5. Annie Duke
Duke didn't have her greatest year at the poker table, but she admirably continued her multiple charity endeavors and she made an appearance on Donald Trump's "Celebrity Apprentice" that introduced her and the game of poker to a whole new demographic.

Duke stole the show on "Celebrity Apprentice." No, she wasn't the most likable person on the show, but she was the most savvy, most prepared and the most feared. She went into the game not looking to make friends, but to win the game and she should have. In the end, Trump allowed the deplorable Joan Rivers to steal the show, but anyone who watched all of the episodes knows that Duke was the best player in the game and deserved to hear a "You're hired!" and not a "You're fired!" from The Donald, who more than a few times told Duke he was impressed with her demeanor and attitude.


Mike Sexton made a poignant and emotional acceptance speech at the 2009 Poker Hall of Fame dinner. (photo by Vin Narayanan)

The best part about Duke's appearance on the show is that it opened the eyes of a lot of people who previously knew nothing about poker. She proved that – no matter what Rivers thought and said – professional poker players aren't always dregs of society and at the same time she made a string of appearances on some of the daytime shows like "Ellen" and handled herself very well in the process.

4. Tom "durrr" Dwan
When Dwan signed on as the newest Full Tilt poker pro last month, the press release announcing the news referred to him as the "one of the most influential and successful players in online poker history" and it's difficult to argue with that claim.

At just 23 years old, Dwan is one of the most successful players in online poker history and has made more than $1.1 million playing live tournaments, including three World Series of Poker cashes and one World Poker Tour final table. The New Jersey native is also one of the most sought-after players for the plethora of poker TV shows. He has appeared numerous times on "Poker After Dark," "High Stakes Poker" and Full Tilt Poker's "Million Dollar Cash Game," where he recently won a pot worth more than $1.1 million - the largest in televised poker history.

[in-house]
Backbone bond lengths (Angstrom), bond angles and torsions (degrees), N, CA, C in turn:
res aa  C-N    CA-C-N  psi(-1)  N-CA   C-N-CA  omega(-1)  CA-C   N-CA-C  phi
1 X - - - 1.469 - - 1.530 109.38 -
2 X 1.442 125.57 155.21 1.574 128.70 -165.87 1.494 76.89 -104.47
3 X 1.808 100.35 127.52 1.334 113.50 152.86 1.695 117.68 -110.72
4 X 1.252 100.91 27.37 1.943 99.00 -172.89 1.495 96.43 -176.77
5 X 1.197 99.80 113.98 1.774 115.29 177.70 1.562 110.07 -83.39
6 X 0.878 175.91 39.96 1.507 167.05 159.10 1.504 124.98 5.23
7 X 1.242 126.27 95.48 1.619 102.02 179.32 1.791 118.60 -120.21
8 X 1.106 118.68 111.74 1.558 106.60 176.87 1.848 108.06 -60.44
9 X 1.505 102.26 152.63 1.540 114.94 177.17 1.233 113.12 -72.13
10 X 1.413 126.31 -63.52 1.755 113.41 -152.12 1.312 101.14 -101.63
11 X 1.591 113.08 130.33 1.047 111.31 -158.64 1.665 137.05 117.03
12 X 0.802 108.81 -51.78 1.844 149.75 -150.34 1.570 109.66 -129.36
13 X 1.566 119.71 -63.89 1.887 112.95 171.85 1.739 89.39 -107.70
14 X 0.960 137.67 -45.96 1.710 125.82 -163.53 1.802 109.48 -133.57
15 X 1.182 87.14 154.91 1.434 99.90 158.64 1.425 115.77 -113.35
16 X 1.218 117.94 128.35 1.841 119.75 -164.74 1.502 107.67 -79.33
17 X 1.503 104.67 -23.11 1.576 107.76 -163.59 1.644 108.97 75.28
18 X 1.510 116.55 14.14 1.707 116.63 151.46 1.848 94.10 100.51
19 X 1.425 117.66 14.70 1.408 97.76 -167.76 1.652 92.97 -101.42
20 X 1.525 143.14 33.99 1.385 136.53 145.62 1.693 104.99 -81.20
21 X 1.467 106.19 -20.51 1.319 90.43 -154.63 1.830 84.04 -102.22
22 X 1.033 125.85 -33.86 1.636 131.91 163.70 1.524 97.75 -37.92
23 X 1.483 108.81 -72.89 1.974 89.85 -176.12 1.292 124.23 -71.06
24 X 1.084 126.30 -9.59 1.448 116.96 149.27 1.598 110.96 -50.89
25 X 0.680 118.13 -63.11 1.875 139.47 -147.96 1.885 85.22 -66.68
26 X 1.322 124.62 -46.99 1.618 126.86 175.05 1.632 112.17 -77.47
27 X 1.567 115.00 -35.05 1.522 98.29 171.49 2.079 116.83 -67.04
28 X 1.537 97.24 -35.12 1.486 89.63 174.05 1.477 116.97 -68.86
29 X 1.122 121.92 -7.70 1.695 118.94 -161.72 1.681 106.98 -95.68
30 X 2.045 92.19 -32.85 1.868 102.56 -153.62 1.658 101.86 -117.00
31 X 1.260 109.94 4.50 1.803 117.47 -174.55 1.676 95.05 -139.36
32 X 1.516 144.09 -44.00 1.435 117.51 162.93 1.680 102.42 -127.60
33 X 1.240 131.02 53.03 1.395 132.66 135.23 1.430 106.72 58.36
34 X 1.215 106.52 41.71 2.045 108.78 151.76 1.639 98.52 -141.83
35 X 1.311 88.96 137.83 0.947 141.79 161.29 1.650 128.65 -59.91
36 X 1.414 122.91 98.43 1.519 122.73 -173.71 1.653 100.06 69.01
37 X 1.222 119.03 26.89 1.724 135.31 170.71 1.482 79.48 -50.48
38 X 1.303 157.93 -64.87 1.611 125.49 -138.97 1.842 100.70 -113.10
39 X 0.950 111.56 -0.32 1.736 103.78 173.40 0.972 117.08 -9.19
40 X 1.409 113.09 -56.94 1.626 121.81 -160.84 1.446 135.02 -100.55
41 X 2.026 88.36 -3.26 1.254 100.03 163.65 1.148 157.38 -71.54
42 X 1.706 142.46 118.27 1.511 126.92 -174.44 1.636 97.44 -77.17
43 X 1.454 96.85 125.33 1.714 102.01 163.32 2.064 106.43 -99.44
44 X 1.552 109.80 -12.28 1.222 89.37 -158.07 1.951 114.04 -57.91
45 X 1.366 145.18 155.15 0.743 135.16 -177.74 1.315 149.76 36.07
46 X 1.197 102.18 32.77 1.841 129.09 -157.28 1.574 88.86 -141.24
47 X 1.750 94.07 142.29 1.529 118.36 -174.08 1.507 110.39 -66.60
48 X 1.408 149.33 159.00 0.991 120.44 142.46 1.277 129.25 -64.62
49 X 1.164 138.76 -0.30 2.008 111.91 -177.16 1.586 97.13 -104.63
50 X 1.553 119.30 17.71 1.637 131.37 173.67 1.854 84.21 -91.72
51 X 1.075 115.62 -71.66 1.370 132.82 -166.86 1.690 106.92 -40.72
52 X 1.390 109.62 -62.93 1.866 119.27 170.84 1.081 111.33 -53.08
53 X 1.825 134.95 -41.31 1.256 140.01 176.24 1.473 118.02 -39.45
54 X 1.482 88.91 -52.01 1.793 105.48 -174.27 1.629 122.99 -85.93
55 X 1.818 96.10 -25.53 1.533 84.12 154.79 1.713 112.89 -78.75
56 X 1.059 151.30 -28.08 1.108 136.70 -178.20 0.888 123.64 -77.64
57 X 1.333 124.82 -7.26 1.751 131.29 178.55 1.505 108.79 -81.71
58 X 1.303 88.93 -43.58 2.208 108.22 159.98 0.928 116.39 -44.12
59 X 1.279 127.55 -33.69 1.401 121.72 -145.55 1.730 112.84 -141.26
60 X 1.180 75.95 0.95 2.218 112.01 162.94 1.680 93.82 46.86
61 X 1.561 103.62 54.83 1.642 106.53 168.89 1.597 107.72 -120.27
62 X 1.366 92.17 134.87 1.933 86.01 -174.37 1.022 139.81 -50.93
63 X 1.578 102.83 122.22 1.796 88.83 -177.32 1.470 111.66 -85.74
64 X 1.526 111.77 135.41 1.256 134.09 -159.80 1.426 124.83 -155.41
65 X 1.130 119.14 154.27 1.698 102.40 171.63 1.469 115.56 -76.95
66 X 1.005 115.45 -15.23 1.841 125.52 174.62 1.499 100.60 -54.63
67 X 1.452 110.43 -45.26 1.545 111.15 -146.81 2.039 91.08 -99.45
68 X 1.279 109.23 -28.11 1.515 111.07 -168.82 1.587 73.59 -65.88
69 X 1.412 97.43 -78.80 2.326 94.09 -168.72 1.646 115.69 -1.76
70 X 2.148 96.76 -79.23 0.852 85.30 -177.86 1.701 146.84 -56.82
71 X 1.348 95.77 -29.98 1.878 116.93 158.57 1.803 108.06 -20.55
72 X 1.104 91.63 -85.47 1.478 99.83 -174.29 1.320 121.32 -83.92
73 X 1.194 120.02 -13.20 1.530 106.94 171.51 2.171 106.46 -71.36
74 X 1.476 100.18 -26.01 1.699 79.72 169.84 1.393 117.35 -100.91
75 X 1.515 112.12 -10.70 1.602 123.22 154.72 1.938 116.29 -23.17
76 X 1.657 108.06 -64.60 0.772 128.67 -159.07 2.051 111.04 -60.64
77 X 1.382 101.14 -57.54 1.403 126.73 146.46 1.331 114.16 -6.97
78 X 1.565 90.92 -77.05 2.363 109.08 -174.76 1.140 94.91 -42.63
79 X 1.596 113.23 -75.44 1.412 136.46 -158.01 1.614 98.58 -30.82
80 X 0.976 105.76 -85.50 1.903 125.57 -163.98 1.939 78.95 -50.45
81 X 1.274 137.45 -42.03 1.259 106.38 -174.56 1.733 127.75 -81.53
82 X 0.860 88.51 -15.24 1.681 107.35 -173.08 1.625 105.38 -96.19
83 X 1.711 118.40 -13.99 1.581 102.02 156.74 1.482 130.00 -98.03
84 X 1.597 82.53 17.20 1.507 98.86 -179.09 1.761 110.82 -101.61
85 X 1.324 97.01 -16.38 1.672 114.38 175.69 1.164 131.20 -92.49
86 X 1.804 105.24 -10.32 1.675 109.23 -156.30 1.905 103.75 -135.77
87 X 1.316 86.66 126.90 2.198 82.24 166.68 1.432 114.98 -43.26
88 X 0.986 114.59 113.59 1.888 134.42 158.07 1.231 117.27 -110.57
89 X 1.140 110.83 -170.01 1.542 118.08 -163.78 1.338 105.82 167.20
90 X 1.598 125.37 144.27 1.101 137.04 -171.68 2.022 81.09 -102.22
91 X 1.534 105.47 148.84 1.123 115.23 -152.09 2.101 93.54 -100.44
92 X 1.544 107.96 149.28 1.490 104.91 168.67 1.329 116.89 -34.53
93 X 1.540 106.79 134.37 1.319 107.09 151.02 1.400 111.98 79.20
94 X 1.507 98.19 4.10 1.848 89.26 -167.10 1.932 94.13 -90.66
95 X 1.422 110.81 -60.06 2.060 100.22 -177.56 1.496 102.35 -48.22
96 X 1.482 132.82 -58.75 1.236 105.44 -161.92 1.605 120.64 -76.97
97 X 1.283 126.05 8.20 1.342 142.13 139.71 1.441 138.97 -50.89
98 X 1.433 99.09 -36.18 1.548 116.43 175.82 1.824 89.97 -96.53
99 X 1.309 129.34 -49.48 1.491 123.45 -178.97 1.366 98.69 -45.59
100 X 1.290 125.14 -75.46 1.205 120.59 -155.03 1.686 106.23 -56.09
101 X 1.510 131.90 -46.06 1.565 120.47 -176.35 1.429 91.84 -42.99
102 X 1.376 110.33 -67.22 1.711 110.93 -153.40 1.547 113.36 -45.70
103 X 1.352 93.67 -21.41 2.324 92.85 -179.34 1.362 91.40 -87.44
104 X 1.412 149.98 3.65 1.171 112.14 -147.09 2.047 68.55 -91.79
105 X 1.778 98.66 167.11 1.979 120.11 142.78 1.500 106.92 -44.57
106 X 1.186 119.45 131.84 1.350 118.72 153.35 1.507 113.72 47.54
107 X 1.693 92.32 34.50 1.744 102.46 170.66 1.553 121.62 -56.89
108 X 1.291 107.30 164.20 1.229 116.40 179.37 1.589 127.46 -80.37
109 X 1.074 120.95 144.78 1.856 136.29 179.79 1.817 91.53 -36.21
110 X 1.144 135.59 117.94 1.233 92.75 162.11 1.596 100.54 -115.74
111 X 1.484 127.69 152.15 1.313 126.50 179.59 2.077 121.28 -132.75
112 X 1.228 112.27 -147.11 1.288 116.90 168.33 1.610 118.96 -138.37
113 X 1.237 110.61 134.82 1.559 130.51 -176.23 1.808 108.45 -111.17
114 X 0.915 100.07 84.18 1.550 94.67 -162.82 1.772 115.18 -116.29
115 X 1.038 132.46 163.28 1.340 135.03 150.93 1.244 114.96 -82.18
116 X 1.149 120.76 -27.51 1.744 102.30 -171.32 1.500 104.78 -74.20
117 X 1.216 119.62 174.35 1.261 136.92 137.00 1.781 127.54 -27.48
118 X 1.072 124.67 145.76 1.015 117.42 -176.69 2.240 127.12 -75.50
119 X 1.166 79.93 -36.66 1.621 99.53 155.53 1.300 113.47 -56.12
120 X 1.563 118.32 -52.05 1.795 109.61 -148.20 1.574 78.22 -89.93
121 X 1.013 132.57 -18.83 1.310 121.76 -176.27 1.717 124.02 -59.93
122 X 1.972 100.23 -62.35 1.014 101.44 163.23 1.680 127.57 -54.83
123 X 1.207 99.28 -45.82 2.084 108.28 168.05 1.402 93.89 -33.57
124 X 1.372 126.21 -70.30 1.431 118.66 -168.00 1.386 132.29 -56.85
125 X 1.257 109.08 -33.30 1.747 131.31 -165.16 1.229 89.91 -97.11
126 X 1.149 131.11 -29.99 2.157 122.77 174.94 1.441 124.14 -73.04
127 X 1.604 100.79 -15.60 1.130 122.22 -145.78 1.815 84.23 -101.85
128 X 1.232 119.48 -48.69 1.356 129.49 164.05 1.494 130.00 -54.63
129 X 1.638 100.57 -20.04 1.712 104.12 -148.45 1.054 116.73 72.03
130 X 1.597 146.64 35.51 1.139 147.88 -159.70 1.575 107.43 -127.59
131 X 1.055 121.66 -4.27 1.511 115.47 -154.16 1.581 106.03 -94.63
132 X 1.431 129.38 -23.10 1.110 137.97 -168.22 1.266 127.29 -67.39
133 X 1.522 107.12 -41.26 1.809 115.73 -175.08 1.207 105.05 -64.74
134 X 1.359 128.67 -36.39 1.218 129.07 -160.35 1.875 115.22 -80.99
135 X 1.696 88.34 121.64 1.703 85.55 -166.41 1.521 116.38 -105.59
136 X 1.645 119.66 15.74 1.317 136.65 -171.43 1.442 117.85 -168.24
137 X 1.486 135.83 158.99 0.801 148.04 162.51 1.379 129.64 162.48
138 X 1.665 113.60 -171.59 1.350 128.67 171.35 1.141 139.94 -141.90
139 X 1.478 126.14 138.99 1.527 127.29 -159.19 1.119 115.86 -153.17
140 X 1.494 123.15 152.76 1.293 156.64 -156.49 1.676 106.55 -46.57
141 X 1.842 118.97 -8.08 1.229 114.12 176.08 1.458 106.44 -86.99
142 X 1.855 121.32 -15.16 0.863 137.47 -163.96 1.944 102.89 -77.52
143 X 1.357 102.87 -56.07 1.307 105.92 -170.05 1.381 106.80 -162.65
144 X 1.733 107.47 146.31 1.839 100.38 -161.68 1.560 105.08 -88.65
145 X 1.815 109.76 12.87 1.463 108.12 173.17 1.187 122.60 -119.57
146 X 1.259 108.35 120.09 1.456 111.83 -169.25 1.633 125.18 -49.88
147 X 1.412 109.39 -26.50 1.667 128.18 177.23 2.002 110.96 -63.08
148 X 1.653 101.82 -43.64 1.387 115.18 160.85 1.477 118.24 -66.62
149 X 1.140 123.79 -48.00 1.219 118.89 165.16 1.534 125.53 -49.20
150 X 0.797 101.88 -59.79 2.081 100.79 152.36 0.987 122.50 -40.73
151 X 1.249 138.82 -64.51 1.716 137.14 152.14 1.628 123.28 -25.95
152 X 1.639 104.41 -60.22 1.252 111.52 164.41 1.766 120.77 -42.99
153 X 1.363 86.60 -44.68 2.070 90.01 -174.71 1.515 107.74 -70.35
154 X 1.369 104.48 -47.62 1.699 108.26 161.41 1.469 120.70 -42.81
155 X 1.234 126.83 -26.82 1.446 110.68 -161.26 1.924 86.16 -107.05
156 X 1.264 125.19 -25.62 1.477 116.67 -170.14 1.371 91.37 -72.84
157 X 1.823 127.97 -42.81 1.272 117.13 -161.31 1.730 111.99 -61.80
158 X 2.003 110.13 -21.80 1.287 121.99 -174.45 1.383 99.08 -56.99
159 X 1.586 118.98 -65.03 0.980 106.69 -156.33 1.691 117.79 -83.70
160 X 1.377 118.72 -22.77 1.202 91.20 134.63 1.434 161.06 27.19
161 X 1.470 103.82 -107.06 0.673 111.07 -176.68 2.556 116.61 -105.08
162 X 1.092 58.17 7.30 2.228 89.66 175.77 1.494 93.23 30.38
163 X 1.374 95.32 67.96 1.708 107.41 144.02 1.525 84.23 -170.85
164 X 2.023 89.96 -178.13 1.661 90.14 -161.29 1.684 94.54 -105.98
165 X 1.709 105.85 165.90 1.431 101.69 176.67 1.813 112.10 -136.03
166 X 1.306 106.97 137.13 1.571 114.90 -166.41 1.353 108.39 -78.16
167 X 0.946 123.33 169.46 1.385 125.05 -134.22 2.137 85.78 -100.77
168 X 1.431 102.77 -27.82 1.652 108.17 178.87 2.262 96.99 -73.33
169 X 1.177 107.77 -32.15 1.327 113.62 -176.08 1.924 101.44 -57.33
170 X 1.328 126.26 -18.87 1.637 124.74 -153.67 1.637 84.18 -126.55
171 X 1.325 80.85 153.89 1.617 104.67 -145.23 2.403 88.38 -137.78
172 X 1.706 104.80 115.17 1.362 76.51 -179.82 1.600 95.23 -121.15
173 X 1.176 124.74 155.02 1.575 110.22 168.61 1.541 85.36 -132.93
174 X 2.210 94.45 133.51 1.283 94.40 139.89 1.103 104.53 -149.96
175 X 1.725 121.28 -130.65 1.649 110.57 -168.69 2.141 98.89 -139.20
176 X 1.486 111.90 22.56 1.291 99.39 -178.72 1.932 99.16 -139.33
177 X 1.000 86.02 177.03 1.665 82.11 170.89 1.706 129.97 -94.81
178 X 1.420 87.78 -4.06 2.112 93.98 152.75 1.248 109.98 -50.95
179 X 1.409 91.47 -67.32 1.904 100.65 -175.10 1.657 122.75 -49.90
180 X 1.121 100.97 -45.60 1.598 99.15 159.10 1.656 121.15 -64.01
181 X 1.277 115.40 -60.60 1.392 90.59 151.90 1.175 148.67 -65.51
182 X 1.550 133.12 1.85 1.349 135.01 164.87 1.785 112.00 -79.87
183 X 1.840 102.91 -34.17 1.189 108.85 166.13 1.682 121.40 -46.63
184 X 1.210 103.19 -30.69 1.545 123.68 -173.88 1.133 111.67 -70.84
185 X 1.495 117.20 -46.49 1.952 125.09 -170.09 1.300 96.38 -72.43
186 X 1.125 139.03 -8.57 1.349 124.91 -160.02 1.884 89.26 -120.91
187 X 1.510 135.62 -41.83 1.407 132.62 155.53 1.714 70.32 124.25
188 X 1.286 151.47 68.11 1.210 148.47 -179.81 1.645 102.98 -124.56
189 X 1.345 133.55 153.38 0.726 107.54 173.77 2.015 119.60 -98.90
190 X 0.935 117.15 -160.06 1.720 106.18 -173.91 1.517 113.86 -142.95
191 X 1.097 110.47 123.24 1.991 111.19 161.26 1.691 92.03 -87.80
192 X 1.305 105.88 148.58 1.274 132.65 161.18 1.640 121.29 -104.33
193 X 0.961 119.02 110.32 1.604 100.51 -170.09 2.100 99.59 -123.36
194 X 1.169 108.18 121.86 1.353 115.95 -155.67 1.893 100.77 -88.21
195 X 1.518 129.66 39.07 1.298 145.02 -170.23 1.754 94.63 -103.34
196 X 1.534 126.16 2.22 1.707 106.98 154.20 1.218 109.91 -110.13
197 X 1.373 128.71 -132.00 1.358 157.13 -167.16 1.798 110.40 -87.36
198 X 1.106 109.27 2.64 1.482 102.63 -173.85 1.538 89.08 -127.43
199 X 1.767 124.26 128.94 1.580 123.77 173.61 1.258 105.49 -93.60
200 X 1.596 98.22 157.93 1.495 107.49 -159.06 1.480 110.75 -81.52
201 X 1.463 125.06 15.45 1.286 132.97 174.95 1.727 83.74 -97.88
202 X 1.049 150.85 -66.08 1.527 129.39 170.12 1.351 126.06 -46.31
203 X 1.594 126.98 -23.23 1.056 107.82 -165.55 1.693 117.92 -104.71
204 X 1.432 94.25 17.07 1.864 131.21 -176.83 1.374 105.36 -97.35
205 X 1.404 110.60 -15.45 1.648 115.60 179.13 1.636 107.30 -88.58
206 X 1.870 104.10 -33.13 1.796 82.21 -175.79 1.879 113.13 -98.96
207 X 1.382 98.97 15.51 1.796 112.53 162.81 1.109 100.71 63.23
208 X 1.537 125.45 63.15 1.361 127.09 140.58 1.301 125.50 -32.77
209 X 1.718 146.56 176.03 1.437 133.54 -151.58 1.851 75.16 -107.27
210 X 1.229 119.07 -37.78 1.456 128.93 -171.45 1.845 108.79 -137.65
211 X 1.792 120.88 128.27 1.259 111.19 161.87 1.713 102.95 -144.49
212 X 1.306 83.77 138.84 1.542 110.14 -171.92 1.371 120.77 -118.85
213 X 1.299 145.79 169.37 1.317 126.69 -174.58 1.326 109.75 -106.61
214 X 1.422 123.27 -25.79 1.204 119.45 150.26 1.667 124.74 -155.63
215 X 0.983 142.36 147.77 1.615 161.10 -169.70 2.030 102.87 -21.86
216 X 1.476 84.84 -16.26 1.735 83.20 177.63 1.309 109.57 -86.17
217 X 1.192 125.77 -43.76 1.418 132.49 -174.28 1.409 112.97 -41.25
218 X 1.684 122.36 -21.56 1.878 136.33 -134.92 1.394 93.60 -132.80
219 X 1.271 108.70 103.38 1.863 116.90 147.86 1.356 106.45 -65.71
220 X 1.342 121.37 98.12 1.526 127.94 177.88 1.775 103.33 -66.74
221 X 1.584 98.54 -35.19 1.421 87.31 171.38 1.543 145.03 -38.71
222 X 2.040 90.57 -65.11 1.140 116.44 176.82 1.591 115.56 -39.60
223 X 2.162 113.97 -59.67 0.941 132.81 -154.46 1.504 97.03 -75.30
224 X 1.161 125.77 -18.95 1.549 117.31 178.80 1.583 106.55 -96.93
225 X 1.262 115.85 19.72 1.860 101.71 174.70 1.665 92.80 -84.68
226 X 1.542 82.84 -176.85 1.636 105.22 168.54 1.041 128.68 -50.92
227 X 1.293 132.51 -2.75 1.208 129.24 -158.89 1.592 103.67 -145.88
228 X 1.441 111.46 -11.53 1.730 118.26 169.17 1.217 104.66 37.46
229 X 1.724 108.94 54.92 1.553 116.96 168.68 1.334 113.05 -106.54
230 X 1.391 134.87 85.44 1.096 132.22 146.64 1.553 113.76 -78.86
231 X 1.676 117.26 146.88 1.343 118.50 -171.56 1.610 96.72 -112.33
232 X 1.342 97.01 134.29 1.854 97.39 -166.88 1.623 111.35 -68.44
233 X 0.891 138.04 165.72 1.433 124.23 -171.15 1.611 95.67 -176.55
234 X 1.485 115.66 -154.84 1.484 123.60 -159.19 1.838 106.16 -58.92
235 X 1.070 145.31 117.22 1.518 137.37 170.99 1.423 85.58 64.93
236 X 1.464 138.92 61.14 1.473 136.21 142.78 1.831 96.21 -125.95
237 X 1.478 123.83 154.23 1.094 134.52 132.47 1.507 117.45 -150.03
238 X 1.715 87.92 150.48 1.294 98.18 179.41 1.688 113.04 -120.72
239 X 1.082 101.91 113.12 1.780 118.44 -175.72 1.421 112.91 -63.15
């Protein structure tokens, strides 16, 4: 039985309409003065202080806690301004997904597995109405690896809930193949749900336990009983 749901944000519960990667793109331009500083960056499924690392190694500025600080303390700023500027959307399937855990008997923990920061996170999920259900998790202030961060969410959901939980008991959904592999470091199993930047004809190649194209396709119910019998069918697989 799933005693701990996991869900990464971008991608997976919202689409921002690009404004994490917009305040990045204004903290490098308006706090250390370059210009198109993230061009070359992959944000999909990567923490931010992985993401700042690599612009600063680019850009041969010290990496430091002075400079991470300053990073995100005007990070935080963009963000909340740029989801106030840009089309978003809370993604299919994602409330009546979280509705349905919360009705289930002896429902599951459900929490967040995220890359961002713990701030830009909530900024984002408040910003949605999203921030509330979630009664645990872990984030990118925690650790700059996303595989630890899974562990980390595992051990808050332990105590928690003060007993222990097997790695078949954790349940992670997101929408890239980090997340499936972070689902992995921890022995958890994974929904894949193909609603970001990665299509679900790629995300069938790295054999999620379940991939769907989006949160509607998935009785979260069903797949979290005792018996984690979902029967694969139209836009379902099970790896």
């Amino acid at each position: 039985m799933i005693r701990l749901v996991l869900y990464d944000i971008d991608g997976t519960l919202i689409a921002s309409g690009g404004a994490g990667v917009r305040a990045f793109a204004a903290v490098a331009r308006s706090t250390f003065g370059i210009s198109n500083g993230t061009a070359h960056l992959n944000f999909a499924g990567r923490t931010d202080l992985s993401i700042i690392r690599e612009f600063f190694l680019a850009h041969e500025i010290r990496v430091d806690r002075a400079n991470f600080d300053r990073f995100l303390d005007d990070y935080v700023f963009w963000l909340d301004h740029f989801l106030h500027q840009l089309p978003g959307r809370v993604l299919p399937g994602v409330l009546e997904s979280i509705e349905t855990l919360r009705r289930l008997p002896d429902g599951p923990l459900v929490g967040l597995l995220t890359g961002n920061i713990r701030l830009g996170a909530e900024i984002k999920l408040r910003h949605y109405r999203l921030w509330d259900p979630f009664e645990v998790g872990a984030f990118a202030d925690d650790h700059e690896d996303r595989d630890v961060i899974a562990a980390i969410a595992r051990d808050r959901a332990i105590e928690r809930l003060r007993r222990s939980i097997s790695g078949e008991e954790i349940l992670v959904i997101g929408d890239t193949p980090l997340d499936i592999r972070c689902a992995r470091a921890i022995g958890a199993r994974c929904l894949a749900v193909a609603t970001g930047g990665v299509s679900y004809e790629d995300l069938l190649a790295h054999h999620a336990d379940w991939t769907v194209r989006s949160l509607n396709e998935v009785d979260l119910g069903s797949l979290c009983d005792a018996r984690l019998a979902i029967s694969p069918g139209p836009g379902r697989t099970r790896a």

Then, of course, there is the highly publicized "Million Dollar Challenge," in which he agreed to play heads-up online against anyone except Phil Galfond for 50,000 hands, four-tabling $200/$400 or higher No Limit Hold'em or Pot Limit Omaha. Dwan made the challenge in January and stated that if his opponent was ahead after 50,000 hands, he would give them $500,000 plus an additional $1,000,000. Patrik Antonius took the bait and as of last week "durrr" was ahead $711,556 after many swings and balances during the 27,773 hands played in 44 sessions.

3. Mike Sexton
Sexton proved something in 2009 that may have already been assumed, but is now crystal clear: he is the most popular person in the game. Sure, other players have bigger fan bases, especially from the younger demographic that only think of Sexton as a TV announcer and not an accomplished player. But when it comes to the overall scope of the poker industry – including the fans, the players and the media – there is no one that is beloved more.

Sexton was the only player to get the necessary 75% of the vote from the Poker Hall of Fame committee this year – including from me. Throughout the entire process – beginning with the nominations from the fans and ending with the decisive vote -- he was the only player among the impressive list of nine candidates that got universal support. In fact, I would not be surprised if he was on 100% of the ballots.

During the dinner break of the Main Event final table, Sexton was officially inducted into the Hall of Fame in a touching ceremony that was packed with every big name in the game – including Doyle Brunson, Jack Binion and Tom McEvoy, who all spoke at the ceremony. Mike's older brother Tom introduced him with an elegant and touching speech that brought a lot of people in the room to tears.

Of all the compliments I heard about Sexton this year, the best one may have come from his brother when he said that fame and success has never changed him.


Joe Cada has handled himself with class and dignity since winning the Main Event. (photo by IMPDI for the 2009 WSOP)

2. Joe Cada